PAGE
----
In June 2016, immediately before the Brexit referendum, a curious thing happened. Despite the colossal uncertainty facing the UK, economic data actually started to come in above consensus forecasts. Citi’s economic surprise index nudged into positive territory, which meant that UK economic data had on the whole outperformed consensus forecasts over the prior three months.
June proved to be the start of the longest period of positive UK economic data surprises since records began in 2003 (longer even than in 2009 when expectations were that the UK’s banking system had a real chance of collapse). Not even some spectacularly weak Purchasing Managers’ Index (PMI) readings in July last year were enough to pull the overall number below zero.
This incredible run came to a halt recently. The dip in UK economic data that began in around February has broadly been maintained. The Bank of England’s (BoE) dovish tone in its February inflation report, which took markets a little by surprise at the time, has been fully vindicated.
UK Economic Surprise Index
Source: Bloomberg, 01/01/2003 – 15/05/2017. Past performance is not a reliable indicator of future results.
It is of course difficult for economic data to continually exceed expectations, as economic data outperformance would likely result in expectations being ratcheted up, and to continually beat these ever higher expectations, you would need to see the economy growing at something close to infinity after a few years. But there is no doubting that UK data has been trending downwards lately. Indeed, recent gross domestic product (GDP) numbers were worse than the BoE itself projected back in February.
We would expect this period of data underperformance to become more acute in the coming months. Firstly, in terms of Citi’s index, the stronger data from earlier this year will drop out of the rolling measure. And secondly, we can be very confident that UK inflation will trend higher over the next year, owing solely to the huge sterling devaluation that occurred between Q4 2015 and Q4 2016, which will push consumer prices higher until possibly mid-end 2018 before most likely normalising.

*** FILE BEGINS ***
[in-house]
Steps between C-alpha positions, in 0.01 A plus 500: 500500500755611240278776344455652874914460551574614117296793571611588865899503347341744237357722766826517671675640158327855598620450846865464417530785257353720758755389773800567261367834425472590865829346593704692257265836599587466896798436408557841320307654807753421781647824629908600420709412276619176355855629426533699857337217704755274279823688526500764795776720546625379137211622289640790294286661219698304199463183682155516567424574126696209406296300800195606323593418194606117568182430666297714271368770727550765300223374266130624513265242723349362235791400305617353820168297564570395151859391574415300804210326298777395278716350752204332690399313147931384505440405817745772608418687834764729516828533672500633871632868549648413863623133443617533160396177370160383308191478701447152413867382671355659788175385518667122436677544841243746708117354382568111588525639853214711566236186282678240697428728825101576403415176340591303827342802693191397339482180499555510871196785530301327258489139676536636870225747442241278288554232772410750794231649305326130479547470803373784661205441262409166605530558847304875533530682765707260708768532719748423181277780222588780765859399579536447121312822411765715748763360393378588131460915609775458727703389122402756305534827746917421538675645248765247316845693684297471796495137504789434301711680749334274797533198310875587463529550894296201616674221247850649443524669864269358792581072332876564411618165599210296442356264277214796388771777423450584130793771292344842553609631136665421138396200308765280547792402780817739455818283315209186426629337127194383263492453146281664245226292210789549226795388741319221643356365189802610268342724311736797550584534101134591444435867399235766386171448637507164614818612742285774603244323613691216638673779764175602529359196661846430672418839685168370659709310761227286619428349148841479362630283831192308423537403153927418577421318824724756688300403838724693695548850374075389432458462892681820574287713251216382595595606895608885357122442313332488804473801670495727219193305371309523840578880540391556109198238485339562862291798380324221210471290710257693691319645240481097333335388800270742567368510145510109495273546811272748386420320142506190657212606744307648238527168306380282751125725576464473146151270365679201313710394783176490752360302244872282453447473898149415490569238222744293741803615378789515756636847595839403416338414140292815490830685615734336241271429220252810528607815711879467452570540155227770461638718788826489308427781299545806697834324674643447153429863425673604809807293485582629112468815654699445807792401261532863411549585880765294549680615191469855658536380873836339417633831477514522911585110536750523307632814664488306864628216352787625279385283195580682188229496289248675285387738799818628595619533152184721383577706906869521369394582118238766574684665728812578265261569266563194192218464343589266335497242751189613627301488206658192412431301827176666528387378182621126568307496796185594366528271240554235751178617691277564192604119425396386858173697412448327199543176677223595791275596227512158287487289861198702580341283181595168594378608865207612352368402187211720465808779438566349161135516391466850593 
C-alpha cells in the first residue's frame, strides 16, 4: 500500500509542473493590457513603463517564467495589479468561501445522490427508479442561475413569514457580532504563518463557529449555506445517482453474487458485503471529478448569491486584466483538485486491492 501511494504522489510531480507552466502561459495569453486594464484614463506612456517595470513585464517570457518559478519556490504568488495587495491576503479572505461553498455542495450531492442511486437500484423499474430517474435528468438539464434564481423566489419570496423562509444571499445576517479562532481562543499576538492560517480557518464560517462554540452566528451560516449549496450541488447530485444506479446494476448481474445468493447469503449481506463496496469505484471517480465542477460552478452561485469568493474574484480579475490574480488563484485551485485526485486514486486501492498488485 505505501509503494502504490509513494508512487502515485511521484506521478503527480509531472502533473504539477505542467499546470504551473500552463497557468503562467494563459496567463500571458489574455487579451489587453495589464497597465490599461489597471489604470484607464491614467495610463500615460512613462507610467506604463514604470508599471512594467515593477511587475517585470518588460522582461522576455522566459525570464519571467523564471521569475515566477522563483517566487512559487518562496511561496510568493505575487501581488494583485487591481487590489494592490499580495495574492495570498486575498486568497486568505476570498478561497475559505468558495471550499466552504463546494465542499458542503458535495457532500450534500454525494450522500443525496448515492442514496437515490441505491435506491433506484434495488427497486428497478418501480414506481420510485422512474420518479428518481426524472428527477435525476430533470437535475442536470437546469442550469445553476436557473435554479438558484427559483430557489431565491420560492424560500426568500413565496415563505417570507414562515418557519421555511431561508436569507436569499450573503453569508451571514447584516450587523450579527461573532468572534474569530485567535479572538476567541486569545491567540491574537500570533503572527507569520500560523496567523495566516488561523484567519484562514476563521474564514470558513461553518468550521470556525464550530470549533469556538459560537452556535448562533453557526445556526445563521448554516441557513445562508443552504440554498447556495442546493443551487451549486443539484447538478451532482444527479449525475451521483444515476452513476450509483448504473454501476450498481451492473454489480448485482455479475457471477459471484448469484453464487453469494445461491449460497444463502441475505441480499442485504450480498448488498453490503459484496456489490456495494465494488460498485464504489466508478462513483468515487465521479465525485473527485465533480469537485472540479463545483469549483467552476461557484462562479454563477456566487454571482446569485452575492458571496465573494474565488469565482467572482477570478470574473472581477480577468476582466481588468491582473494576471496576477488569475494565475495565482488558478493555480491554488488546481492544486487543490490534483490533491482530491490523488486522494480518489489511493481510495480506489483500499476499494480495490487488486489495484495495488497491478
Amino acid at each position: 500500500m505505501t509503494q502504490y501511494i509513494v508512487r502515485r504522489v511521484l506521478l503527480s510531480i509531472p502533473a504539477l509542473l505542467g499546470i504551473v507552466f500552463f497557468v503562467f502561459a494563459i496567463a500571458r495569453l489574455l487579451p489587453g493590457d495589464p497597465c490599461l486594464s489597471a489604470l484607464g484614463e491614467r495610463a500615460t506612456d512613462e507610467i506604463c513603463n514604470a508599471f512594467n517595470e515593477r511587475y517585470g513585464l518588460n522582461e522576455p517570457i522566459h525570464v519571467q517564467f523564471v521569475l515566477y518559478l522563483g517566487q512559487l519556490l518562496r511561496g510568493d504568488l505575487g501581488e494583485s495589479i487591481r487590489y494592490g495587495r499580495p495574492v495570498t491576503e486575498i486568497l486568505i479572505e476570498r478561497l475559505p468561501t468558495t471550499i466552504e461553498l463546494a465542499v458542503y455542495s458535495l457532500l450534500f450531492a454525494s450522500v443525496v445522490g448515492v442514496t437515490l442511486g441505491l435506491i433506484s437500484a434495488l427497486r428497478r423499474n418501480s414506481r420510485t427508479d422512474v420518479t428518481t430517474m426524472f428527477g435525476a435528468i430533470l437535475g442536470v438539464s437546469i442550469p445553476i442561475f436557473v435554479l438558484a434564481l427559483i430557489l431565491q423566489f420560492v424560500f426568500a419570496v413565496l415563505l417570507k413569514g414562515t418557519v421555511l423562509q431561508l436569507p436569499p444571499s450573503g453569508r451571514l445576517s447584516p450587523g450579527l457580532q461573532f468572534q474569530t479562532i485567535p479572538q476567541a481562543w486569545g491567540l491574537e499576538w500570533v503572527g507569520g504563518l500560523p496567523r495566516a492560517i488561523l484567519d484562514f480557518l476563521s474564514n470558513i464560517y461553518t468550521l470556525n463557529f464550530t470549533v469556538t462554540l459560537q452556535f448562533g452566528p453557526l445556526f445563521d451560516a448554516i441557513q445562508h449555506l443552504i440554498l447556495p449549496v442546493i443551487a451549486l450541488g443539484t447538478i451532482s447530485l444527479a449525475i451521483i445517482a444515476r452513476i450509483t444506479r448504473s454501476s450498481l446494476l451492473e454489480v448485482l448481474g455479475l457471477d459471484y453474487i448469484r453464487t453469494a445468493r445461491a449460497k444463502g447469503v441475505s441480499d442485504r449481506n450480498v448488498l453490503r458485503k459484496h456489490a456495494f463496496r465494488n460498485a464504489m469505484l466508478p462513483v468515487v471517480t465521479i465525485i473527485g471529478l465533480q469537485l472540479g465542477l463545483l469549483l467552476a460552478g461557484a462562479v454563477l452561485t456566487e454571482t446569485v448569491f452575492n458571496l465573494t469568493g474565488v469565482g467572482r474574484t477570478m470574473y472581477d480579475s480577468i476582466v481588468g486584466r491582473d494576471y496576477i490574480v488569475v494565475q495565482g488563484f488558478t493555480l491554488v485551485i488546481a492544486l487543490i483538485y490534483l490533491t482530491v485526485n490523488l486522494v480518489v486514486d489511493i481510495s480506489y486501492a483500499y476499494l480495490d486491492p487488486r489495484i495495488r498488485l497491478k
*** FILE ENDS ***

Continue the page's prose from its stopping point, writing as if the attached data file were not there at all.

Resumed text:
The move higher in UK inflation could be damaging to UK growth, because the strong UK economic data since last summer has been driven almost entirely by stronger consumer spending. Business investment, which is what you need for sustainable growth, is no higher than in 2015. This is an unsustainable growth mix at the best of times, but particularly when the private savings rate is already at an all-time record low, and when the strong prospect of higher consumer prices means that real income growth may be zero or negative later this year.
Markets are partly pricing this in. Gilts have performed well since February, both outright and cross-market, and the rate hike that was priced in for Q1 2018 has been pushed back beyond Q4 2018. We had been long of UK duration, but closed this out ahead of the French election.
But what markets are not pricing in, particularly with regards to sterling, is if UK economic data weakens at such a rate that the upcoming UK general election becomes more ‘interesting’ than generally thought. A quickly deteriorating economy going into the election would be expected to translate into weaker Conservative Party support, which in turn could make a unified Brexit negotiating position considerably tougher. Indeed, government worries over the economic outlook may have contributed to the decision to hold a snap election so soon.
Investing involves risk. The value of an investment and the income from it may fall as well as rise and investors might not get back the full amount invested.
Past performance is not a reliable indicator of future results. If the currency in which the past performance is displayed differs from the currency of the country in which the investor resides, then the investor should be aware that due to the exchange rate fluctuations the performance shown may be higher or lower if converted into the investor’s local currency. The views and opinions expressed herein, which are subject to change without notice, are those of the issuer companies at the time of publication. The data used is derived from various sources, and assumed to be correct and reliable, but it has not been independently verified; its accuracy or completeness is not guaranteed and no liability is assumed for any direct or consequential losses arising from its use, unless caused by gross negligence or wilful misconduct. The conditions of any underlying offer or contract that may have been, or will be, made or concluded, shall prevail.
This piece was written by Mike Riddell, Fixed Income Portfolio Manager at
Allianz Global Investors
To read more from Mike and his team, please visit www.bondissues.co.uk.